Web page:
Beneficial Effects of a Dietary Approaches to Stop Hypertension Eating Plan on Features of the Metabolic Syndrome
Response to Esposito and Giugliano
Response to Esposito and Giugliano
We thank Esposito and Giugliano (1) for their attention to our study, in which we showed the beneficial effects of a Dietary Approaches to Stop Hypertension (DASH) eating pattern on components of the metabolic syndrome (2). DASH diet is similar to the Mediterranean diet; both have high levels of fiber and isoflavones and a large number of low–glycemic index foods such as vegetables and whole grains (3,4). We agree with Esposito and Giugliano that in the short term, our study (2) confirms the results reported by them previously (3). However, we discussed differences between DASH and Mediterranean diet in the conclusions section of our study (2).
We reported a 13-kg weight reduction in the weight-reducing diet and a 15- kg reduction in the DASH diet (2). As it had been mentioned in the research design and methods section of our study, subjects on both weight-reducing diet and DASH diet ate 500 kcal less than their caloric needs. Despite intensive lifestyle changes in the study by Esposito et al. (3), patients did not consume a diet with 500 calories less than their needs. However, the patients reduced dietary caloric intake (if needed) by 170 kcal in the intervention group.
Regarding Esposito and Giugliano’s expectation about the larger resolution of features of the metabolic syndrome in the weight-reducing diet, it should be kept in mind that the metabolic syndrome is a constellation of risk factors (high blood pressure, lipid abnormalities, and elevated blood glucose). Although the amount of weight reduction in the weight-reducing diet and DASH group in our study was not significantly different, the decrement of the prevalence of the metabolic syndrome in the DASH and the weight-reducing group was significantly different (−35 vs −19%, P < 0.05). Therefore, the nutrient content of the DASH diet may be important. The DASH diet has larger amounts of dairy and calcium that are inversely related to the metabolic syndrome and its components (5). Also, its sodium content is restricted, which could regulate blood pressure. Some studies (6) also have shown no significant effect of weight-reducing diet on some metabolic risks.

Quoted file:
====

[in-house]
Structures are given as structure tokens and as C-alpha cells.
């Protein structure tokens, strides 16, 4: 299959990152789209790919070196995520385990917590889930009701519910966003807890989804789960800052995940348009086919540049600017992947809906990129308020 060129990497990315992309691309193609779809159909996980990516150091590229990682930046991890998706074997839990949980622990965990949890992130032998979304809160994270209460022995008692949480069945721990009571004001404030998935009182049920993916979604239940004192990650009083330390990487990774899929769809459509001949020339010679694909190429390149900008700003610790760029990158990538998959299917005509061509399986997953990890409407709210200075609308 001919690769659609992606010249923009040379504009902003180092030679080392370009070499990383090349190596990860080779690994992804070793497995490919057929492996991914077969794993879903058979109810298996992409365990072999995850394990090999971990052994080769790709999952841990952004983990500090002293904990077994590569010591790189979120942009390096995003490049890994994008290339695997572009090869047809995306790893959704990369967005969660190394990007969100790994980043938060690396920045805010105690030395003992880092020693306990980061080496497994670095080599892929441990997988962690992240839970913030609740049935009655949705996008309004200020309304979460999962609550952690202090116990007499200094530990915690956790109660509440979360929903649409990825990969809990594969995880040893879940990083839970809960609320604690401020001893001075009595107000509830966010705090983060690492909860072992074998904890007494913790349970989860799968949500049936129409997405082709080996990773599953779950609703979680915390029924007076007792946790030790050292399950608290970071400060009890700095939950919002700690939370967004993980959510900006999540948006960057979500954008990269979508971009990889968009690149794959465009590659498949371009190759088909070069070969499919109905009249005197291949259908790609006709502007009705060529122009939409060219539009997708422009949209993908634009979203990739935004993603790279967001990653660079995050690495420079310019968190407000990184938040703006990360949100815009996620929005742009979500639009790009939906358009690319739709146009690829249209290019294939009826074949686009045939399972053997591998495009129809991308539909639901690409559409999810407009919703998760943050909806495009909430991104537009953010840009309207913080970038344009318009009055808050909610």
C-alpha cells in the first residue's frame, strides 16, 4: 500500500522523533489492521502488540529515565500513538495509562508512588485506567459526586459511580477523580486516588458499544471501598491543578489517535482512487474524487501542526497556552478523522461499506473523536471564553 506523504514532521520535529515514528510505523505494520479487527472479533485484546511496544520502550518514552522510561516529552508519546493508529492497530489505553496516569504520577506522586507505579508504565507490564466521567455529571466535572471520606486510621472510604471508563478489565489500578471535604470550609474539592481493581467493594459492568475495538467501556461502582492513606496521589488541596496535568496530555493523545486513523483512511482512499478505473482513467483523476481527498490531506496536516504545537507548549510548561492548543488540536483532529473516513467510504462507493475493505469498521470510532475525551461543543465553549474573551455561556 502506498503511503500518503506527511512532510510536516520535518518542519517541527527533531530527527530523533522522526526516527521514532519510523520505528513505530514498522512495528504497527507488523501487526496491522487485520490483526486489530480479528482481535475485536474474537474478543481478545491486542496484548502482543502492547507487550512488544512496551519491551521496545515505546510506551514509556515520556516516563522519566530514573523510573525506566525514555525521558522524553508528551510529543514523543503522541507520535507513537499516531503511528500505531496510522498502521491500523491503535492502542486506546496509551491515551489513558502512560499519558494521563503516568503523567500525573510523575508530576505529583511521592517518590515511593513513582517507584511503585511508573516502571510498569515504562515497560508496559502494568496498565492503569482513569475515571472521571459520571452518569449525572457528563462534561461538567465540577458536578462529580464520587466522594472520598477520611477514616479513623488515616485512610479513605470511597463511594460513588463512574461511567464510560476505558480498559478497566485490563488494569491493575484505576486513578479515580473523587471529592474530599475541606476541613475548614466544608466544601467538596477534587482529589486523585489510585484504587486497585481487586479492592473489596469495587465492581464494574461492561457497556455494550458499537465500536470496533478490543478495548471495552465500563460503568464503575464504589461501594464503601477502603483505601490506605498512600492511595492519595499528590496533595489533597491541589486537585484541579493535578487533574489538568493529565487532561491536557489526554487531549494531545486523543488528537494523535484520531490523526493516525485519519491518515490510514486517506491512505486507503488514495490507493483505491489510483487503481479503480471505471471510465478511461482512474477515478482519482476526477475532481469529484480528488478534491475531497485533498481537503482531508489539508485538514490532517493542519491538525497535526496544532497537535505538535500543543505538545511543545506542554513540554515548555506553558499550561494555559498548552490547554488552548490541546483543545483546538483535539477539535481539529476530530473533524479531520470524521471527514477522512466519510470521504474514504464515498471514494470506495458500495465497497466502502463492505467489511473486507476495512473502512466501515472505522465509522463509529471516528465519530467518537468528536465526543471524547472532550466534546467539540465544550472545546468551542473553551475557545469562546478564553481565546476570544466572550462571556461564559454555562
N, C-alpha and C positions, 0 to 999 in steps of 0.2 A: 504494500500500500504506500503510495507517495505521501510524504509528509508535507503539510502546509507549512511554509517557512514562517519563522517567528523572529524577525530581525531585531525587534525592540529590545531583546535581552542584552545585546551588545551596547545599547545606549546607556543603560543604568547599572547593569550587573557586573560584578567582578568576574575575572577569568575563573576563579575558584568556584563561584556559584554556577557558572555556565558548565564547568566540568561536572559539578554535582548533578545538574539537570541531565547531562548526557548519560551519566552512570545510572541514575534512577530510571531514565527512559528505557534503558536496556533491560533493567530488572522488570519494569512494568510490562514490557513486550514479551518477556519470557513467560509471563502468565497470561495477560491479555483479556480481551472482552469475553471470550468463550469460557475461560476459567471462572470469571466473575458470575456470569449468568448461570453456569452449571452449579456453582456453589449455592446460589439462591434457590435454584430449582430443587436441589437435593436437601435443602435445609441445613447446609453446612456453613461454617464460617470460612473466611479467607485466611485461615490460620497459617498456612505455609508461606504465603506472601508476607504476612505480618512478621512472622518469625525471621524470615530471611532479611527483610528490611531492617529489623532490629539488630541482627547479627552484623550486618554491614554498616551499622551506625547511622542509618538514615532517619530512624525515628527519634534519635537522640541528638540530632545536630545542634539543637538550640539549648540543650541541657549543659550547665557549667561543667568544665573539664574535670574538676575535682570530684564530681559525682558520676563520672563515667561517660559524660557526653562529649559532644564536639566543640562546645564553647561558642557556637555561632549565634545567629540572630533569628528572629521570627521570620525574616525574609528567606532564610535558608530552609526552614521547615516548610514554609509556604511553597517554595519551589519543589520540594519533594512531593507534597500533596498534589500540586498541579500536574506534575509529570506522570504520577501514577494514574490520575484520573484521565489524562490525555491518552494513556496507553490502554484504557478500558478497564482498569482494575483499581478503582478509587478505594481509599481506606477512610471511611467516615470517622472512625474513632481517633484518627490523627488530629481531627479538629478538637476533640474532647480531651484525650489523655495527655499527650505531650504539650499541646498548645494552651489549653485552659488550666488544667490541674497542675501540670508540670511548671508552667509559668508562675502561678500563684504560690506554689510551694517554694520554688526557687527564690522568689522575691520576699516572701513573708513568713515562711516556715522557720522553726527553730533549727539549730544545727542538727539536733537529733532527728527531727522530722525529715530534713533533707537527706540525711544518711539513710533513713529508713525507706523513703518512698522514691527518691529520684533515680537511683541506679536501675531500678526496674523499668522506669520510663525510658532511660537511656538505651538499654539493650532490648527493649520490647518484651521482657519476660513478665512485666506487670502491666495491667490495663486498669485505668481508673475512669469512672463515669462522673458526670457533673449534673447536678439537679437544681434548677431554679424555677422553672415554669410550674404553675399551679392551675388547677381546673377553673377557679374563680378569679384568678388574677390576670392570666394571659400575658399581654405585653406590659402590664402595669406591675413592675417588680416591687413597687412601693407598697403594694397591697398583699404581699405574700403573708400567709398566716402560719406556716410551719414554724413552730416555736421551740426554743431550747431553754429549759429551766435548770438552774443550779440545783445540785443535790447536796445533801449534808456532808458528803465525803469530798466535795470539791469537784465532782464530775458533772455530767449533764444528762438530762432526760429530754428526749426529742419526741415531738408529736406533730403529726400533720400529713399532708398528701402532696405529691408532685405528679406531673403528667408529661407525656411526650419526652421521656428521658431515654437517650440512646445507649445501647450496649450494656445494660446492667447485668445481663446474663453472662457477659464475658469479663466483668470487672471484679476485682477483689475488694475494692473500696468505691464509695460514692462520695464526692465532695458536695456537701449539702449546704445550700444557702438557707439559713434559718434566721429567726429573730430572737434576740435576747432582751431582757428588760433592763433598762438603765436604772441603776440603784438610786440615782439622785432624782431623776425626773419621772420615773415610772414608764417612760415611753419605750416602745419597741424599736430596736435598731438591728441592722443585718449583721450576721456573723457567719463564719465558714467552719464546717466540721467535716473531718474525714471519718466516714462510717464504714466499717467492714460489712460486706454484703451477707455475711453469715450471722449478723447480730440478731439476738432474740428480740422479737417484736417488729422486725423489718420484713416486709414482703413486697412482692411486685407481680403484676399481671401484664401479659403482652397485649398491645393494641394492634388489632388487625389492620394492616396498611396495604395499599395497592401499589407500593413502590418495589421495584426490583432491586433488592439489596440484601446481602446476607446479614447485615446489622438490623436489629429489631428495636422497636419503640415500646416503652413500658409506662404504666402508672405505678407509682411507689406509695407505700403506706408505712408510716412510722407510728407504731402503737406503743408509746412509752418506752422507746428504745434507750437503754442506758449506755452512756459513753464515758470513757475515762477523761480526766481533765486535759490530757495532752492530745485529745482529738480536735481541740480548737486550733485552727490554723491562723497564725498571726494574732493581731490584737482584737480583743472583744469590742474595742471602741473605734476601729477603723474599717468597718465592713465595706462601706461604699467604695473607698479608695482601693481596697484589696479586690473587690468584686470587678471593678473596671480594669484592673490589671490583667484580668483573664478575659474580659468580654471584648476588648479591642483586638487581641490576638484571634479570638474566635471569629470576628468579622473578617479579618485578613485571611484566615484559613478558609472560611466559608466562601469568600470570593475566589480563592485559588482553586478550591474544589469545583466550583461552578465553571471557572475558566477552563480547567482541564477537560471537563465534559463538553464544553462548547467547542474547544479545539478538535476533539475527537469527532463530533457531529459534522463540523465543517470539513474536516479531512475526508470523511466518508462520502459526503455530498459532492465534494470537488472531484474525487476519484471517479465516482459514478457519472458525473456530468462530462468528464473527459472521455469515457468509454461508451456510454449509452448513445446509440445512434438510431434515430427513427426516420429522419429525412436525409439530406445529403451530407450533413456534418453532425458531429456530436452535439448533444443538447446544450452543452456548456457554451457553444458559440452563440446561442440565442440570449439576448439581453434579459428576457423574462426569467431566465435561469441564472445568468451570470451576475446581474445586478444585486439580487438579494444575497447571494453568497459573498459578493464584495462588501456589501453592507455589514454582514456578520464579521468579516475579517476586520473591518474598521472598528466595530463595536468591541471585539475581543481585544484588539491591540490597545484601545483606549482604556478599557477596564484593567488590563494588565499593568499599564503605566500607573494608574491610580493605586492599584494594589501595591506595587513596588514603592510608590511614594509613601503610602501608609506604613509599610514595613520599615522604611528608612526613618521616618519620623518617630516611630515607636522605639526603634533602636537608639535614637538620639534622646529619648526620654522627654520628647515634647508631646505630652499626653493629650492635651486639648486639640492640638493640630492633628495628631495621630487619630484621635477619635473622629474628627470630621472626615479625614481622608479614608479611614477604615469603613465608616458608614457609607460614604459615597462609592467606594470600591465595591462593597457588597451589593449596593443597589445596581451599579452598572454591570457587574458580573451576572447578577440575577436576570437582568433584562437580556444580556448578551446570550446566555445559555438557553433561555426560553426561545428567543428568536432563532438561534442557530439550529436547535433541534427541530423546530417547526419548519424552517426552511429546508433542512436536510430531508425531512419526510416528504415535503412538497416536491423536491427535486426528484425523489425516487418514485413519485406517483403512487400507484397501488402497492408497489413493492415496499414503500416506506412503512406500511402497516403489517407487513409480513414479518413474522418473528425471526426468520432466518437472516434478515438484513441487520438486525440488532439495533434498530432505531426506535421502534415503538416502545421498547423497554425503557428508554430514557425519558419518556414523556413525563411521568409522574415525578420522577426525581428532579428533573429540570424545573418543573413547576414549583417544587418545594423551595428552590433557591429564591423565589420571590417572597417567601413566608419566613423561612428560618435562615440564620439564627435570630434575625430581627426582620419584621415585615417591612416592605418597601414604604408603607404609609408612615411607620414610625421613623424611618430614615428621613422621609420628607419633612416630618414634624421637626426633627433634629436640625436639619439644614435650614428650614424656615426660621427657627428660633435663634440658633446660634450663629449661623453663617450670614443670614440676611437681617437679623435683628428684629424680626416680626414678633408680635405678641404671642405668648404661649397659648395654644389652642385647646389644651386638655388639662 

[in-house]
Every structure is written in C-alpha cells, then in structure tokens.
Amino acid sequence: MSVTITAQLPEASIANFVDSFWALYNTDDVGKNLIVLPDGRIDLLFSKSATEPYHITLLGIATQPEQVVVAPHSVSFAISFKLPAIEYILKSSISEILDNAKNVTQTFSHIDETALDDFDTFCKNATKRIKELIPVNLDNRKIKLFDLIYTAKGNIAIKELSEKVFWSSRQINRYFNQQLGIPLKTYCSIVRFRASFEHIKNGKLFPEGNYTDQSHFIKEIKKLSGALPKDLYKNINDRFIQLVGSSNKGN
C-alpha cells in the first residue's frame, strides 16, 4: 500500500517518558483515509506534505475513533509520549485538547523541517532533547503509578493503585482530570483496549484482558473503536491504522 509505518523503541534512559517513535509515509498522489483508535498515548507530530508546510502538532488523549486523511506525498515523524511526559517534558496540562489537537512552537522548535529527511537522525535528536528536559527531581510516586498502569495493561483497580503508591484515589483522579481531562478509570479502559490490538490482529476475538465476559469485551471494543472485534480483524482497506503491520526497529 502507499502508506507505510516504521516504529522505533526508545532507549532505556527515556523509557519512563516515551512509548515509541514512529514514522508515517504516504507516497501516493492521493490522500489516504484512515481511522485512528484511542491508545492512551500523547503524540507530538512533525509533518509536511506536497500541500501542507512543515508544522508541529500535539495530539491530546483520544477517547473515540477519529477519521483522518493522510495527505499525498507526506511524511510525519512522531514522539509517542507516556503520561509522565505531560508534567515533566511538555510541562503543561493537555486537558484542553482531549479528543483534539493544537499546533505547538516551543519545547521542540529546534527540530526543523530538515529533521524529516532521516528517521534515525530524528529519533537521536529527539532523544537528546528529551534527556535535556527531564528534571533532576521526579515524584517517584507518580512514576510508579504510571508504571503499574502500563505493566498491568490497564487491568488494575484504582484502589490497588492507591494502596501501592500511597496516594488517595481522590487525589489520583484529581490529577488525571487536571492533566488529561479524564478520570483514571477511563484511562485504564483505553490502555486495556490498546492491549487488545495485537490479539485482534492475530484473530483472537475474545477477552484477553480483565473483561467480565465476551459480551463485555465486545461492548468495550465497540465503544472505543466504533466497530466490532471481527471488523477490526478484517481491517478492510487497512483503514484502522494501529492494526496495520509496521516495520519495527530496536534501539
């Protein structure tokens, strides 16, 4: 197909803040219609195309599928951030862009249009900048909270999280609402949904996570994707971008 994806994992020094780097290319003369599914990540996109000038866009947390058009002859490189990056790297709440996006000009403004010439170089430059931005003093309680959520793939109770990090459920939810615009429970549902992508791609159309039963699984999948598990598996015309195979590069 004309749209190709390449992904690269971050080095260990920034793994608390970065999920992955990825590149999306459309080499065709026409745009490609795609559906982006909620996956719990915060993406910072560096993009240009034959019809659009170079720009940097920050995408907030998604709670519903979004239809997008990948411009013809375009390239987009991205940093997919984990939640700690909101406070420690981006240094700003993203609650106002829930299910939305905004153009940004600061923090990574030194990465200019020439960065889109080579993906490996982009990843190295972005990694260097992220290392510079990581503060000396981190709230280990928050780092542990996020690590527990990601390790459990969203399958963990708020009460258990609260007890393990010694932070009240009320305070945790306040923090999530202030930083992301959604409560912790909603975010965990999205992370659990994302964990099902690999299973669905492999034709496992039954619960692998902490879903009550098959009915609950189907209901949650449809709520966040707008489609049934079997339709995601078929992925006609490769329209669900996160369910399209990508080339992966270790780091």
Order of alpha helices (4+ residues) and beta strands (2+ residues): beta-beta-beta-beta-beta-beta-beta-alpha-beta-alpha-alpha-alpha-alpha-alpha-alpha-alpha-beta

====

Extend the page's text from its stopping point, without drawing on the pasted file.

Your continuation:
Unfortunately, Table 2 in our study (2) has some inconsistencies due to a typing error in the fasting blood glucose (FBG) values in women (the last row). The baseline FBG in the control group was actually 93 mg/dl and in the DASH group 91 and 86 mg/dl after 3 and 6 months, respectively. As it has been stated in Fig. 2, DASH diet decreased FBG by 15 and 8 mg/dl in men and women, respectively. By correcting the mentioned typing error, there would be a logical SD in FBG. The variables did not have normal distributions in men but were normally distributed in women; this is the reason we have reported medians in men and means in women.
Regarding the amount of energy consumed by subjects, the baseline energy intake in the control, weight-reducing diet, and DASH groups was 2,023, 2,009, and 2,017 kcal/day, respectively. After 6 months, the corresponding energy intakes were 1,997, 1,573, and 1,549 kcal, respectively. It had been mentioned in the research design and methods section that we prescribed a diet with 500 kcal less than caloric needs in the weight-reducing and DASH groups, and we checked the subjects’ intake by means of dietary records for 3 days in a month. Nutrients and food group values that have been shown in Table 1 are based on a 2,000- kcal diet; therefore, we could not report the mean of the energy intake in this Table.
Finally, our study (2) and that of Esposito et al. (3) showed that diet could be an important factor in the prevention or treatment of the metabolic syndrome. However, the effects of a DASH diet on metabolic risks need to be compared with those of other diets (e.g., Mediterranean diet) in future studies.
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